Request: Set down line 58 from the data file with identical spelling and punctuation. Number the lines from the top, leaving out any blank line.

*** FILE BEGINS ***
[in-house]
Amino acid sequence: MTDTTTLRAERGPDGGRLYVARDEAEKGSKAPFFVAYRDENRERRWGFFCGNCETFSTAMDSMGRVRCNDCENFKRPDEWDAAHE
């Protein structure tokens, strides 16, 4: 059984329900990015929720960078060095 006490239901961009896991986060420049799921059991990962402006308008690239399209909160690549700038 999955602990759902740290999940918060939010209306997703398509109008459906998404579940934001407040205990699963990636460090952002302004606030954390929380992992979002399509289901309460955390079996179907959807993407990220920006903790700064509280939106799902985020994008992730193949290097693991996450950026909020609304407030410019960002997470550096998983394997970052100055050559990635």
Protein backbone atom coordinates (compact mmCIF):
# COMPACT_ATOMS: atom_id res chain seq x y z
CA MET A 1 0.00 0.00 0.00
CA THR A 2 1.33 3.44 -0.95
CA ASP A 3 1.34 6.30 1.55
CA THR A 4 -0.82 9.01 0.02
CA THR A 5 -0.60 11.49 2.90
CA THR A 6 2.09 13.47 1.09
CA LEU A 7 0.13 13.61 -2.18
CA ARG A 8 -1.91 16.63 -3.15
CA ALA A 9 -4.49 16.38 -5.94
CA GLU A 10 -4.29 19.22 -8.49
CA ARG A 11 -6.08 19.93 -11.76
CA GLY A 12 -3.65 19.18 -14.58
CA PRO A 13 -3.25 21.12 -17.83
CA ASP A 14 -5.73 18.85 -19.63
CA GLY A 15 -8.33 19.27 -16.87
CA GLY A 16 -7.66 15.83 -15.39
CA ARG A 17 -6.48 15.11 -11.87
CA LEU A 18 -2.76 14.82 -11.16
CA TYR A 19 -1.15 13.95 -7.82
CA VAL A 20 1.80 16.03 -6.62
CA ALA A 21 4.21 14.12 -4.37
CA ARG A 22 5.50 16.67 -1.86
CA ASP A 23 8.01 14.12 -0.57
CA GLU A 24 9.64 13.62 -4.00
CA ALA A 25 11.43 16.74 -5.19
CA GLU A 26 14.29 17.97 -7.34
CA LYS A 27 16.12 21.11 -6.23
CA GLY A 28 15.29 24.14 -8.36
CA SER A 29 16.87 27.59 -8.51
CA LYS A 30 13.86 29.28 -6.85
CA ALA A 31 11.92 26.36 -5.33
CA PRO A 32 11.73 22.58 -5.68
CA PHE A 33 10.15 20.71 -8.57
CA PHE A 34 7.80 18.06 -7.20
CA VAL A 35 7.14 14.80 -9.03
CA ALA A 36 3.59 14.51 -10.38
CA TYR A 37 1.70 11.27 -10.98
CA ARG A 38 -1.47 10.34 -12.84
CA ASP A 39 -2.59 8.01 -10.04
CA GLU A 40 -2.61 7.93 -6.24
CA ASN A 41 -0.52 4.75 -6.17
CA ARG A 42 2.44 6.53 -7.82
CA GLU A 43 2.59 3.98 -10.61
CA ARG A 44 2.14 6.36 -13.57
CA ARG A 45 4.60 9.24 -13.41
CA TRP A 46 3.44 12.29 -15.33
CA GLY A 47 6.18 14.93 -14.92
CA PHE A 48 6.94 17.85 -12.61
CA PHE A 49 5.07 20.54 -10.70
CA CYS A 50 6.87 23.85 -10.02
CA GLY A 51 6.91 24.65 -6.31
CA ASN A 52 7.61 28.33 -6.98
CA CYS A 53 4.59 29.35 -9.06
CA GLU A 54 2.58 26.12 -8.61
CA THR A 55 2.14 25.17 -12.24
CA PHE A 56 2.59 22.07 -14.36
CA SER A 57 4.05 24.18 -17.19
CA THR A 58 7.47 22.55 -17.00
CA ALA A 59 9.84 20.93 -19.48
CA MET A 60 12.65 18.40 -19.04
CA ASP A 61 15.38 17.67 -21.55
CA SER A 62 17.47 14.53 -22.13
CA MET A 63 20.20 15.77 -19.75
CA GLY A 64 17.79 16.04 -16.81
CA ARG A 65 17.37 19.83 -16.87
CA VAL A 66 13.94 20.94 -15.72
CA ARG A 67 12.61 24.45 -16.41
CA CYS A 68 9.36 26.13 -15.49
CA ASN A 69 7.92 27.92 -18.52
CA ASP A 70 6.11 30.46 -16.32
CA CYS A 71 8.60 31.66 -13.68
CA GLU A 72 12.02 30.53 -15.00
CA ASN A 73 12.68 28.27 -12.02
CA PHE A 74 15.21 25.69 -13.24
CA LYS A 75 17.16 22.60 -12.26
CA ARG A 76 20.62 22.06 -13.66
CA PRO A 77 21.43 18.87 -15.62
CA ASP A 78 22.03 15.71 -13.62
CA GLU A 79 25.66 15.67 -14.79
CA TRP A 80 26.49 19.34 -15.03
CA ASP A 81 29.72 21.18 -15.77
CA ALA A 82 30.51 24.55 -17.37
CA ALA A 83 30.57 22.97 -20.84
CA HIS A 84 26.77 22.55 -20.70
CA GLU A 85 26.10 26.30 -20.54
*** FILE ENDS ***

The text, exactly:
CA CYS A 53 4.59 29.35 -9.06